Tell me what you mean, I ask him, when you say—my body is driftwood.

He’s collecting things. A woolen hat. A jack-in-the-box. A brown paper bag filled with cloves—spices for his meat. Flat stones to hold onto. A postcard with a white mountain and a maple tree. Used stamps. You always need to be ready to leave, to wash up on an empty beach—he says. 

There’s a thrift store by the coast. All items a dollar fifty. 

He didn’t buy the cockleshells. He found them on the beach, near the rocks. They were closed, their little teeth locked. He knew they were empty. There was no point in breaking them open, no point in holding them against his ear. He says waves always come and go.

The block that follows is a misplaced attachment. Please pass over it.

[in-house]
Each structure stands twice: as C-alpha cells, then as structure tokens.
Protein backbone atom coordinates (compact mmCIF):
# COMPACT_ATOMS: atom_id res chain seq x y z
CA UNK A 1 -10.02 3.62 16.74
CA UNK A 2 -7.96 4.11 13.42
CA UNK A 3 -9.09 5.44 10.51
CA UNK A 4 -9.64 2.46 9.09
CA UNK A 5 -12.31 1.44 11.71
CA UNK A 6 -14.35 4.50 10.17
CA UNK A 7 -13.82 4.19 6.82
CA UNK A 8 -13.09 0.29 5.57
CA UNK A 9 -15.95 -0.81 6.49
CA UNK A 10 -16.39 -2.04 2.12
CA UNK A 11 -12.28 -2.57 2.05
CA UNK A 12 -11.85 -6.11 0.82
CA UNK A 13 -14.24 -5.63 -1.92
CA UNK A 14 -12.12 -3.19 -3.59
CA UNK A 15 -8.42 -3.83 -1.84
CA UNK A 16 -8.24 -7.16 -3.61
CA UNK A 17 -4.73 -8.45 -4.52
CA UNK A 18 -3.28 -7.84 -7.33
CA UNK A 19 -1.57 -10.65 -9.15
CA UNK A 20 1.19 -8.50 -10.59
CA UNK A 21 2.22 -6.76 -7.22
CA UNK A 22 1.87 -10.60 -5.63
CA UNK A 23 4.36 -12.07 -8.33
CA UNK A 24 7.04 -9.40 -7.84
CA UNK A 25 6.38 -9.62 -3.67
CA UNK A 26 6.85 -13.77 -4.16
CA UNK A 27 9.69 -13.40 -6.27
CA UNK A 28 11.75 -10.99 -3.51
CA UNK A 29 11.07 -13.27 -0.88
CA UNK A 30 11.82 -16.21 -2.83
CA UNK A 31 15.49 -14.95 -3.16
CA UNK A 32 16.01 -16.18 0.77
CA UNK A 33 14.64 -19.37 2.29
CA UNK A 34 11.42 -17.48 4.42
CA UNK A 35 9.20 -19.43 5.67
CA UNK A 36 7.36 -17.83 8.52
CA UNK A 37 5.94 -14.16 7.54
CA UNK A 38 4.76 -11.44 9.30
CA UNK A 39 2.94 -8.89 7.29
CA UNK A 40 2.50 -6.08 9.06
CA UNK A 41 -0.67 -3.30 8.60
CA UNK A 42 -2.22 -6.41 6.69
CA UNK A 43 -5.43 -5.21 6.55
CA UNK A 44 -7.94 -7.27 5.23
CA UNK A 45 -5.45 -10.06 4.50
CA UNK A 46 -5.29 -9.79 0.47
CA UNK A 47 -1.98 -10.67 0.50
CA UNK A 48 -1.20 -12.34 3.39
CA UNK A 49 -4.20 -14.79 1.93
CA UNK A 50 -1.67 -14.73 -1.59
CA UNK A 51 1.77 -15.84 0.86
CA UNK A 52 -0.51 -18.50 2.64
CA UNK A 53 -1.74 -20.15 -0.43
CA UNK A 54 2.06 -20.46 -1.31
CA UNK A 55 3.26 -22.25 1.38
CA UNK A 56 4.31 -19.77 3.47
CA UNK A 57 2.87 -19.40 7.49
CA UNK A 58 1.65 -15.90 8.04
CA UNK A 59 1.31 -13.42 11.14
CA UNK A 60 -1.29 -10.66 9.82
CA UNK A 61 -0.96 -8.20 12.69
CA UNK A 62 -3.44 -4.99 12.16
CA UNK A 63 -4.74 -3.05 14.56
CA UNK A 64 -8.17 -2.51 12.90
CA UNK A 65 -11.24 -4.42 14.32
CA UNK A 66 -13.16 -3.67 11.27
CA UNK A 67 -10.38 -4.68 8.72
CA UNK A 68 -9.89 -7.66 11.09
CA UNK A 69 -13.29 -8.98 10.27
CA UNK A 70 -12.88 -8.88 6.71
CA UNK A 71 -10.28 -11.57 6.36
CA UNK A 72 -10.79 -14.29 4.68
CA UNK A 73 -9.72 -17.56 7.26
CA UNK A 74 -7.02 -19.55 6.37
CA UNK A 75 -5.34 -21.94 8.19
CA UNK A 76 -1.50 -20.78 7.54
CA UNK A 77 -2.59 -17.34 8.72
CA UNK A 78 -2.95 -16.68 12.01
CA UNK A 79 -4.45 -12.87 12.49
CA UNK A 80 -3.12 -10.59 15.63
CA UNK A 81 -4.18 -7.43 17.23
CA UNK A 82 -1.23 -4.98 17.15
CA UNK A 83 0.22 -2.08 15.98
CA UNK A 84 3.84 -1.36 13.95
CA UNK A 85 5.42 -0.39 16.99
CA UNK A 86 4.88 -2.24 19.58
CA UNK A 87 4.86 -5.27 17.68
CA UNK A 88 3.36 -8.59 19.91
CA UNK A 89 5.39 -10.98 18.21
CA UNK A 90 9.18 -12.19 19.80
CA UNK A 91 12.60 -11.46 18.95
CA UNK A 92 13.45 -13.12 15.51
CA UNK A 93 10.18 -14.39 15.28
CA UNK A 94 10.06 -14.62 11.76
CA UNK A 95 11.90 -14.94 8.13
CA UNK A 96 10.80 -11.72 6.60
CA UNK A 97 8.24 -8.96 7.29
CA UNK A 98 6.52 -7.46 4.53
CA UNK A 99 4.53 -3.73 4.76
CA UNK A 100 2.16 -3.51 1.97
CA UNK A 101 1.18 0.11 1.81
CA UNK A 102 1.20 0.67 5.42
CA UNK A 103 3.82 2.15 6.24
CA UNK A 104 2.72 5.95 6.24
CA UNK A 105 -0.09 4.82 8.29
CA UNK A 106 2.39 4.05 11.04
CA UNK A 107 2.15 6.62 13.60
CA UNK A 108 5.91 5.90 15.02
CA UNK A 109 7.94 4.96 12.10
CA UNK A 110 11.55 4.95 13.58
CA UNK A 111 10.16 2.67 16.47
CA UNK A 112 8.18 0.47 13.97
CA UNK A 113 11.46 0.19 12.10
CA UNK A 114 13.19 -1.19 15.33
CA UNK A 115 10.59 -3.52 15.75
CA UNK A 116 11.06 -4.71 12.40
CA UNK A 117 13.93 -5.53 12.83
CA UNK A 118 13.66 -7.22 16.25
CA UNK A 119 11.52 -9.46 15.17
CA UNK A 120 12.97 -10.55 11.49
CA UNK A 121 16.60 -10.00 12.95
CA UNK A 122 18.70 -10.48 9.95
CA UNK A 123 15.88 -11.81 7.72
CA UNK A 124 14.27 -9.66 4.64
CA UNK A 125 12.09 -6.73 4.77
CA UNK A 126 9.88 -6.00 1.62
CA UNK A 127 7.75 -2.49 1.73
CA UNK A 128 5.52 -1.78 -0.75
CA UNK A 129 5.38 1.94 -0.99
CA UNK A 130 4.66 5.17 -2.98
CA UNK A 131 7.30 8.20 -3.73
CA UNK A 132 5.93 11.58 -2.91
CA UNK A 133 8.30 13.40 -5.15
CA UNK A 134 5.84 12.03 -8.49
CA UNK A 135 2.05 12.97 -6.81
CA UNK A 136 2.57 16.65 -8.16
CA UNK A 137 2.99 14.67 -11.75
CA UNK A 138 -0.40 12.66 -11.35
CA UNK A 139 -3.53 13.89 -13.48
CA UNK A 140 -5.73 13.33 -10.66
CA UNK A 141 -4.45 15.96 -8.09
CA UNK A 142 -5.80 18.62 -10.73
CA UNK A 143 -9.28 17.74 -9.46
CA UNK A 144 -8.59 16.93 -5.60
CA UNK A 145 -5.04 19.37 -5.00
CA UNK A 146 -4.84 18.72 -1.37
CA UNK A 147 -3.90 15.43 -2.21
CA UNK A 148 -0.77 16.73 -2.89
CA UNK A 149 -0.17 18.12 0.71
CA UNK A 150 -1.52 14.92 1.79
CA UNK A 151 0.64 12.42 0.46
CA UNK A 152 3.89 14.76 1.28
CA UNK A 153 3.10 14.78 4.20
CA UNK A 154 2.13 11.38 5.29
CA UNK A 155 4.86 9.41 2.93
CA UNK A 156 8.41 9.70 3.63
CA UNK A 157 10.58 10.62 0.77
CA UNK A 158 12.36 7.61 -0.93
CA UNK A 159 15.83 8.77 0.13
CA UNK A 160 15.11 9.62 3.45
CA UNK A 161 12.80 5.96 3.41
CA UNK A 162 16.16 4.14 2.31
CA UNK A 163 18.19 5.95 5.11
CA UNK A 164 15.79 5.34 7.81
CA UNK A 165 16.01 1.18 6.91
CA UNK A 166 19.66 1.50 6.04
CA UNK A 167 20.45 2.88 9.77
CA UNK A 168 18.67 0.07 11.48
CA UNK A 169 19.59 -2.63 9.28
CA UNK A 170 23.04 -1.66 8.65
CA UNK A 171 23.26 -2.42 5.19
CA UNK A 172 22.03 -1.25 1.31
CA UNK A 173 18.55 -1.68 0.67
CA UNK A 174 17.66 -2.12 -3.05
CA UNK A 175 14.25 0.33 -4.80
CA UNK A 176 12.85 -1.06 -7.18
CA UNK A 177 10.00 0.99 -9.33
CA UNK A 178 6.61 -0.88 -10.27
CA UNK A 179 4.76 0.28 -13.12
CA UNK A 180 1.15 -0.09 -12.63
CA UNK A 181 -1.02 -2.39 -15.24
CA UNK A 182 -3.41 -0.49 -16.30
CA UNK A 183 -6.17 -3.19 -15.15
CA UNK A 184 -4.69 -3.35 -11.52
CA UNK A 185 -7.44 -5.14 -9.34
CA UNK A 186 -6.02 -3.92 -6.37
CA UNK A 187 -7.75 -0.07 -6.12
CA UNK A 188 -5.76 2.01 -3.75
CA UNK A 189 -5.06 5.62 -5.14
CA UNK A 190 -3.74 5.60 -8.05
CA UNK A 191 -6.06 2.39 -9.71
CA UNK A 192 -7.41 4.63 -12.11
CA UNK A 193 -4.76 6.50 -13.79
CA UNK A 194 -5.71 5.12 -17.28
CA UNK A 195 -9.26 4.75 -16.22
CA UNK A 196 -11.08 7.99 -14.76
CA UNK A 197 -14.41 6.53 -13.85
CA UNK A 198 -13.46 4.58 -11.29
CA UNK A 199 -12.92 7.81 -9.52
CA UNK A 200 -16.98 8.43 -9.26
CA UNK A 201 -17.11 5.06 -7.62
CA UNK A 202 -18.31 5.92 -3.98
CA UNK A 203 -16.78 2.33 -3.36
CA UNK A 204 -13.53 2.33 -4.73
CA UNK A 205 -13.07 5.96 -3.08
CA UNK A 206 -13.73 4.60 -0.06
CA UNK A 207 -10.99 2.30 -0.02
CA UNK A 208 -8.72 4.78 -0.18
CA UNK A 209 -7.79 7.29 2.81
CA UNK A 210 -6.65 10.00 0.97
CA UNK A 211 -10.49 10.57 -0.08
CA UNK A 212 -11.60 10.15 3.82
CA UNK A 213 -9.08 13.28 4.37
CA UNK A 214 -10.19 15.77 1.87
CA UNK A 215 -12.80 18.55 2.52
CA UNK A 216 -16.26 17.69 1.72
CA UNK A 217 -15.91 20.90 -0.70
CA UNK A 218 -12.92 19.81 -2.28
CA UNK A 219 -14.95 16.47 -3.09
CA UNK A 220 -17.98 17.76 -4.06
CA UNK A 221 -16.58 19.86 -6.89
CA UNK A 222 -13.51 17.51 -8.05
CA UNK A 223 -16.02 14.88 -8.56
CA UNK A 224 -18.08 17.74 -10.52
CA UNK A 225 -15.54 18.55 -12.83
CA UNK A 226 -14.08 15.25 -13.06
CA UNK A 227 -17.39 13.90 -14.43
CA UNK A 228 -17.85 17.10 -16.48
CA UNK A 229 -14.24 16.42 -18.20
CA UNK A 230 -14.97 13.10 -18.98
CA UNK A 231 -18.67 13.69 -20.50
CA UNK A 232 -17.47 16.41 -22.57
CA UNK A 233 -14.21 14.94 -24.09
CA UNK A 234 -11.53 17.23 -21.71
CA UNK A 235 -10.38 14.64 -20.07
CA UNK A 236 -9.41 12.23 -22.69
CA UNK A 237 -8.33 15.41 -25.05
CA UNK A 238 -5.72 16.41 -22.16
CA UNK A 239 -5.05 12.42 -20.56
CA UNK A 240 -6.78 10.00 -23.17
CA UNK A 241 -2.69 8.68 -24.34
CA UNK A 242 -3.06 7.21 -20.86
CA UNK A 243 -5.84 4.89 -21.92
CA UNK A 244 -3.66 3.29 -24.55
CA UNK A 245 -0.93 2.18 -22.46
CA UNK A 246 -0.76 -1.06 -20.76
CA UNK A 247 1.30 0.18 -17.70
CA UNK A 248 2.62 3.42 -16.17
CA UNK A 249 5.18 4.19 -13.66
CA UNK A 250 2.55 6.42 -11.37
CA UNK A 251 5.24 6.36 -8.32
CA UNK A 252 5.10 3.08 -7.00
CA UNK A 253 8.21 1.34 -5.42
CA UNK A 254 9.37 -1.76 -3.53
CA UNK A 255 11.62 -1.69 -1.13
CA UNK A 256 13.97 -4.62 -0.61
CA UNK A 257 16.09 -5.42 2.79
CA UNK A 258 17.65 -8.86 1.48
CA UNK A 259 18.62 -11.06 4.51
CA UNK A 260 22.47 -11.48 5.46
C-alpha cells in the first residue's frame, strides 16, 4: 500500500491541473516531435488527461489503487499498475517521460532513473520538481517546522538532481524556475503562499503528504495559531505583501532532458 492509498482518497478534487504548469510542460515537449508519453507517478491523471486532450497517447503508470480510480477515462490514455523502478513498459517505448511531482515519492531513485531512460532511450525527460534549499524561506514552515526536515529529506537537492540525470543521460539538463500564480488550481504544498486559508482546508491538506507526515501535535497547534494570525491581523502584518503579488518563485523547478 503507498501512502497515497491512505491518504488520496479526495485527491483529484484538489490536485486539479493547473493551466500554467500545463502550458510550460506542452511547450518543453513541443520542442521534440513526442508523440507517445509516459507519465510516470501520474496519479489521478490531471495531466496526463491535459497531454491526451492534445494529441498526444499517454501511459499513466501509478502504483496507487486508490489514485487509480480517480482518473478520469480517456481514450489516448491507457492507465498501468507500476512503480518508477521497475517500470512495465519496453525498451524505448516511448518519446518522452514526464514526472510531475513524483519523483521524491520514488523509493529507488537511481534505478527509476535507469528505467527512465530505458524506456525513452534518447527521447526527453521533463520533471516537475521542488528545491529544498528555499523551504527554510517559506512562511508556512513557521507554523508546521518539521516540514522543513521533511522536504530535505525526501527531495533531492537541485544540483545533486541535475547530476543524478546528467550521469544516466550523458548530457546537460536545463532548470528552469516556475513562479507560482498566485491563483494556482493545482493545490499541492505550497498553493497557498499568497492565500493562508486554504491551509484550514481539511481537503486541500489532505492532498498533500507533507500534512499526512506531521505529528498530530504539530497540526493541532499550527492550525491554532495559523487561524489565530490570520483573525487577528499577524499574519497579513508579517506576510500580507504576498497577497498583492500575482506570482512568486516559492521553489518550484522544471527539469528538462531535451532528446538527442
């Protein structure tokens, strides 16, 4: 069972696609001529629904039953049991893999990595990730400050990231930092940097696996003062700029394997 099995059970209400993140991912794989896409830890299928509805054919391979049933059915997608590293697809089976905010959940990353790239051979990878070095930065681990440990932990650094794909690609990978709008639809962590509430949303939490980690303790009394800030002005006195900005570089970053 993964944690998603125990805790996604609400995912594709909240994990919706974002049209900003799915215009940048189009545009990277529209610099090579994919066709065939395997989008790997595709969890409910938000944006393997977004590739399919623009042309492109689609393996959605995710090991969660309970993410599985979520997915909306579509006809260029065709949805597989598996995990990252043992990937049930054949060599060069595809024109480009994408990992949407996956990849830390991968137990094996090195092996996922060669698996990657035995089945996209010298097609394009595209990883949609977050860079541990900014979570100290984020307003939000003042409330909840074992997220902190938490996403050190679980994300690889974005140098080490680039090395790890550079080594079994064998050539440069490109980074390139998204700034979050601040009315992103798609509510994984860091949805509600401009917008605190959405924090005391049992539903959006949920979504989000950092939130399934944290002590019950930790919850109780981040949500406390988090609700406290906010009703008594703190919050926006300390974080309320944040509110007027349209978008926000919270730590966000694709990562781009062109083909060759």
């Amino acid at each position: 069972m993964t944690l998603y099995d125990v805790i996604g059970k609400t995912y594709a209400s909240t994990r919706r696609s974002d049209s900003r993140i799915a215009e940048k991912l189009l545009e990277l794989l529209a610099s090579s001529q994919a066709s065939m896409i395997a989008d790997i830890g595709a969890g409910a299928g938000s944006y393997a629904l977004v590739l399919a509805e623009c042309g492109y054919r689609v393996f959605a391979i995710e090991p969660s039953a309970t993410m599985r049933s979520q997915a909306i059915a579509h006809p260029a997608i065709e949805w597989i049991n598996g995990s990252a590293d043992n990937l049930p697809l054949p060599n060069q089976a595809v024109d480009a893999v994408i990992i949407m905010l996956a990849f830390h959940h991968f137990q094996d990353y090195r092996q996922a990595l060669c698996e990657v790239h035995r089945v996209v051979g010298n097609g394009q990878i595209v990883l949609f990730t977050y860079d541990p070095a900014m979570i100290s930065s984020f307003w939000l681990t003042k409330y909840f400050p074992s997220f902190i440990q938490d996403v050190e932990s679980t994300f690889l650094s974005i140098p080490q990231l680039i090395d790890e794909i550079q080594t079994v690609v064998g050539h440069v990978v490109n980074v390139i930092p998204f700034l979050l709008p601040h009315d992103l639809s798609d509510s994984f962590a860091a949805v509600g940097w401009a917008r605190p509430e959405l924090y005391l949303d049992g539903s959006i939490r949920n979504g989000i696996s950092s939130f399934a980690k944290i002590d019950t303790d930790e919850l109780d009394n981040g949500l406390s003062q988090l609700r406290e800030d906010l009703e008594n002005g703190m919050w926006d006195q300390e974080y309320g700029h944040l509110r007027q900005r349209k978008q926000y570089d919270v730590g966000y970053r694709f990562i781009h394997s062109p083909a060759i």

He’s collecting memories of things yet to come. He bought a silk scarf. Blue like the sky—I say. I know he can’t stay around clichés. And in time everything becomes a cliché. 

Tell me what you mean, I ask, when you say—all memories are secondhand.

He tells me I take all the things he collected, that I place them in poems. All the things he collected weren’t mine, but now they are. He says there comes a time when everyone says goodbye—what of this? 


Geula Geurts is a Dutch born poet living in Jerusalem. She is enrolled in the Shaindy Rudoff Graduate Program in Creative Writing at Bar Ilan University. Her work has appeared or is forthcoming in Rogue Agent, Minerva Rising, The Fem and the anthology HYSTERIA (Lucky Bastard Press). She works as a Foreign Rights Agent and Editorial Assistant at The Deborah Harris Literary Agency. 

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